He dove into the dark of the ocean, colliding with the side of the boat on the way down.  Abrasions didn’t matter anymore at this point; he wasn’t even sure he felt the slick, dull, trauma anymore.  I can’t do anything right. I’ve heard that one already.  Why are you wasting your time? Be honest about your mistakes.  You’re the reason we’re here.  Are you still here? Haven’t you grown up yet? Jeez. Get a grip. Move on. Stop worrying so much.  Time will tell.  Why didn’t you say anything? You disappoint me.  Where is the surface?  Don’t be a baby.  Where are you going?  You don’t understand.  Why am I here? You’ll be fine.  I can’t feel anything anymore.  Who’s fault is that?  You made this mess, you fix it.

His heart pounded and every beat felt heavier and heavier and slower and slower he felt it in his head and in his eyes until he was realizing that he was trying to breathe in deeply he was trying to breathe in but his lungs weren’t enough for him and he saw that it was dark except for a single moon far away though far from him and who he was and where he needed to be so he breathed less hoping to reflect on things more and realize that it was just catastrophizing it was just in his head it wasn’t going to be that bad it couldn’t be that bad what was going on he hadn’t felt this way in a long time but he couldn’t find his way out except to talk to no one about it because that’s who understood him best.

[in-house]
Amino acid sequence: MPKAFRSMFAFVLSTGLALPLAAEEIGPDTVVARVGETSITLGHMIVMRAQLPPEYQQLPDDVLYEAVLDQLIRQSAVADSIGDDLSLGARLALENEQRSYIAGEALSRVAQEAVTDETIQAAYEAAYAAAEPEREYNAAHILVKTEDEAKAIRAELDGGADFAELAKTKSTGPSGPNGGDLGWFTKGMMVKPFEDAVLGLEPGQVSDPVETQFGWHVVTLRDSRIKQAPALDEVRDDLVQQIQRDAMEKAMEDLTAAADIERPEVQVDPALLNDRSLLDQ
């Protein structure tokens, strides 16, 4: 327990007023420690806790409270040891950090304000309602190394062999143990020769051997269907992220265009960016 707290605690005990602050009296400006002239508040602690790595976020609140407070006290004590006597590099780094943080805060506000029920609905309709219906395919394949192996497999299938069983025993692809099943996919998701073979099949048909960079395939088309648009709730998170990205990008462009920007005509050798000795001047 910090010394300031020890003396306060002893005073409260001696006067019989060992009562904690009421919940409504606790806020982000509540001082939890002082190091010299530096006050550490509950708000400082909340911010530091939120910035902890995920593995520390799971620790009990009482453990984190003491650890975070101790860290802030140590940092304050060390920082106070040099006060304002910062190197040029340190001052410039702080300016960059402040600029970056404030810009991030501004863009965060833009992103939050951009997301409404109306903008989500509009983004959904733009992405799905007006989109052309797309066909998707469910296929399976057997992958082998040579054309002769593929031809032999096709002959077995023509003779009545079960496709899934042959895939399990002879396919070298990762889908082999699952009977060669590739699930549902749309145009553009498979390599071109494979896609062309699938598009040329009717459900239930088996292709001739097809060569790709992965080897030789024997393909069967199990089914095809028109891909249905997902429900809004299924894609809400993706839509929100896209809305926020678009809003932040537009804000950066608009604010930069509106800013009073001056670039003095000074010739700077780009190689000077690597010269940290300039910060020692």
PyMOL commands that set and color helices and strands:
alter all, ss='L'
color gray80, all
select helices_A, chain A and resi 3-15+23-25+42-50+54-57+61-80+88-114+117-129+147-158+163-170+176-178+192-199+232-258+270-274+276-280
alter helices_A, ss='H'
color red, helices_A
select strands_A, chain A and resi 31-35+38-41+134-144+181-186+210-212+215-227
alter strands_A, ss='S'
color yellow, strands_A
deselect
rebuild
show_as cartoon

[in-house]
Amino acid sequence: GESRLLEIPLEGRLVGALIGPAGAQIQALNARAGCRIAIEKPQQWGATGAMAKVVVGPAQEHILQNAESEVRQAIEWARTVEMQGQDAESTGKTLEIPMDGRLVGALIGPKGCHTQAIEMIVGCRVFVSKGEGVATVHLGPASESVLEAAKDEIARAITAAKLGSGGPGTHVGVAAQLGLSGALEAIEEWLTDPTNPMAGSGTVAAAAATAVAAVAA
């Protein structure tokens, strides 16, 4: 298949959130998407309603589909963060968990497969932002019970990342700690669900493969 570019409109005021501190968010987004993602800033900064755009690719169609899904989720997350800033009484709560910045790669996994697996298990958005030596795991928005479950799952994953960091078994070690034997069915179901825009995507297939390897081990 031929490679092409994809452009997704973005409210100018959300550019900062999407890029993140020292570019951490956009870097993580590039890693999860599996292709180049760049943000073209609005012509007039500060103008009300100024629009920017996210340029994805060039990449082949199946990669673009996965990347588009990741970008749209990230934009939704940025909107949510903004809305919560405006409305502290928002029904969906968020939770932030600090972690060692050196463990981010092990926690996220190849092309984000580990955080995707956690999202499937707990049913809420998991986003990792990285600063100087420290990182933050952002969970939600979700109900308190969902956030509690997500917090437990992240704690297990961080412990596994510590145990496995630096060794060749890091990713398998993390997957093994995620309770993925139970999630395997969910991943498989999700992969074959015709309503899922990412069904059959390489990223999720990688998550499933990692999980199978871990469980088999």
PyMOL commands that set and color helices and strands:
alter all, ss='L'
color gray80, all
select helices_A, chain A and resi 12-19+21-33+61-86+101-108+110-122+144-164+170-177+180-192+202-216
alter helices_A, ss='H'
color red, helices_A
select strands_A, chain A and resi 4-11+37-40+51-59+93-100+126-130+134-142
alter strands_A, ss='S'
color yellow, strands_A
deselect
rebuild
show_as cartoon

I can’t breathe.  Just let me wake up.

Please.

Confession, Part One.